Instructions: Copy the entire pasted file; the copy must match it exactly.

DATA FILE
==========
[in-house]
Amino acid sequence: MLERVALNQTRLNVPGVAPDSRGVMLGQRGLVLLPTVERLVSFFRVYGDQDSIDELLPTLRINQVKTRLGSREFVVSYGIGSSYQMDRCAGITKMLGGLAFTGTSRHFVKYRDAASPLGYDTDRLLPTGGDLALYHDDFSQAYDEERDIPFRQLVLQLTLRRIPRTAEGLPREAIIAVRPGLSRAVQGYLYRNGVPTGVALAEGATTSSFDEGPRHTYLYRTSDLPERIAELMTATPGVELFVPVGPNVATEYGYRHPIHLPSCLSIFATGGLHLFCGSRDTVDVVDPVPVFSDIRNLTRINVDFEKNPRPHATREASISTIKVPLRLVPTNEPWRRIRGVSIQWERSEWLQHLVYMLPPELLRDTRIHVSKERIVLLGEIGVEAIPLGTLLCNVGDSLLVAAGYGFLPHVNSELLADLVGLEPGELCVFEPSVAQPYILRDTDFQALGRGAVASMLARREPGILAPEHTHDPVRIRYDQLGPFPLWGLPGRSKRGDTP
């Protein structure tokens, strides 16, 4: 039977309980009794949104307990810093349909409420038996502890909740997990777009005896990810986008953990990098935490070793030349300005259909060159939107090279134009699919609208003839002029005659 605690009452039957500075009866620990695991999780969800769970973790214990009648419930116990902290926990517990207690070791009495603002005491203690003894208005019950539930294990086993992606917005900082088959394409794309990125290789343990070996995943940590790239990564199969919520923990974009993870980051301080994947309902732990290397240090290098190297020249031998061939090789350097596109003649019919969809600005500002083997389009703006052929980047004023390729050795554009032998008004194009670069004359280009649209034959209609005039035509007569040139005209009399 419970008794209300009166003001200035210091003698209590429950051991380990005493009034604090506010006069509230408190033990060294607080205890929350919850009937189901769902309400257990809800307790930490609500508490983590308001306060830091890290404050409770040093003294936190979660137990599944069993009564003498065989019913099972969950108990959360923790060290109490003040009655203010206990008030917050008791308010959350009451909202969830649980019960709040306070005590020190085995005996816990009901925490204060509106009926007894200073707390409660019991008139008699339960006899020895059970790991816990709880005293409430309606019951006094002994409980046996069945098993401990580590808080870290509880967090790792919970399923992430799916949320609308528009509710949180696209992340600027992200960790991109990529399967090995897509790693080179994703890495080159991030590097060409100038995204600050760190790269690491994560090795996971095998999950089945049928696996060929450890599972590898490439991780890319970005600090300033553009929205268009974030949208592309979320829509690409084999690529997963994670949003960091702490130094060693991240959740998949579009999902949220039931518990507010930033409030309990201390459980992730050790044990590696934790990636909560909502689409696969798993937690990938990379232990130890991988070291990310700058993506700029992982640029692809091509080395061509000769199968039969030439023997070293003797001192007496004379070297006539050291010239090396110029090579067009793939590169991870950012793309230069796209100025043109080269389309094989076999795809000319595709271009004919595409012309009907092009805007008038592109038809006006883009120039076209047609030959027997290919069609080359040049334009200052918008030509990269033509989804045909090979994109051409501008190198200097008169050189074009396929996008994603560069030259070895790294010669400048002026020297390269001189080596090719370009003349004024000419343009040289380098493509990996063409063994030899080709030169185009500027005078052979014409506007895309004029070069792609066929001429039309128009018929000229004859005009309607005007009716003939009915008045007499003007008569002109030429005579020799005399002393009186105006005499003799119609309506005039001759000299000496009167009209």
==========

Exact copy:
[in-house]
Amino acid sequence: MLERVALNQTRLNVPGVAPDSRGVMLGQRGLVLLPTVERLVSFFRVYGDQDSIDELLPTLRINQVKTRLGSREFVVSYGIGSSYQMDRCAGITKMLGGLAFTGTSRHFVKYRDAASPLGYDTDRLLPTGGDLALYHDDFSQAYDEERDIPFRQLVLQLTLRRIPRTAEGLPREAIIAVRPGLSRAVQGYLYRNGVPTGVALAEGATTSSFDEGPRHTYLYRTSDLPERIAELMTATPGVELFVPVGPNVATEYGYRHPIHLPSCLSIFATGGLHLFCGSRDTVDVVDPVPVFSDIRNLTRINVDFEKNPRPHATREASISTIKVPLRLVPTNEPWRRIRGVSIQWERSEWLQHLVYMLPPELLRDTRIHVSKERIVLLGEIGVEAIPLGTLLCNVGDSLLVAAGYGFLPHVNSELLADLVGLEPGELCVFEPSVAQPYILRDTDFQALGRGAVASMLARREPGILAPEHTHDPVRIRYDQLGPFPLWGLPGRSKRGDTP
């Protein structure tokens, strides 16, 4: 039977309980009794949104307990810093349909409420038996502890909740997990777009005896990810986008953990990098935490070793030349300005259909060159939107090279134009699919609208003839002029005659 605690009452039957500075009866620990695991999780969800769970973790214990009648419930116990902290926990517990207690070791009495603002005491203690003894208005019950539930294990086993992606917005900082088959394409794309990125290789343990070996995943940590790239990564199969919520923990974009993870980051301080994947309902732990290397240090290098190297020249031998061939090789350097596109003649019919969809600005500002083997389009703006052929980047004023390729050795554009032998008004194009670069004359280009649209034959209609005039035509007569040139005209009399 419970008794209300009166003001200035210091003698209590429950051991380990005493009034604090506010006069509230408190033990060294607080205890929350919850009937189901769902309400257990809800307790930490609500508490983590308001306060830091890290404050409770040093003294936190979660137990599944069993009564003498065989019913099972969950108990959360923790060290109490003040009655203010206990008030917050008791308010959350009451909202969830649980019960709040306070005590020190085995005996816990009901925490204060509106009926007894200073707390409660019991008139008699339960006899020895059970790991816990709880005293409430309606019951006094002994409980046996069945098993401990580590808080870290509880967090790792919970399923992430799916949320609308528009509710949180696209992340600027992200960790991109990529399967090995897509790693080179994703890495080159991030590097060409100038995204600050760190790269690491994560090795996971095998999950089945049928696996060929450890599972590898490439991780890319970005600090300033553009929205268009974030949208592309979320829509690409084999690529997963994670949003960091702490130094060693991240959740998949579009999902949220039931518990507010930033409030309990201390459980992730050790044990590696934790990636909560909502689409696969798993937690990938990379232990130890991988070291990310700058993506700029992982640029692809091509080395061509000769199968039969030439023997070293003797001192007496004379070297006539050291010239090396110029090579067009793939590169991870950012793309230069796209100025043109080269389309094989076999795809000319595709271009004919595409012309009907092009805007008038592109038809006006883009120039076209047609030959027997290919069609080359040049334009200052918008030509990269033509989804045909090979994109051409501008190198200097008169050189074009396929996008994603560069030259070895790294010669400048002026020297390269001189080596090719370009003349004024000419343009040289380098493509990996063409063994030899080709030169185009500027005078052979014409506007895309004029070069792609066929001429039309128009018929000229004859005009309607005007009716003939009915008045007499003007008569002109030429005579020799005399002393009186105006005499003799119609309506005039001759000299000496009167009209």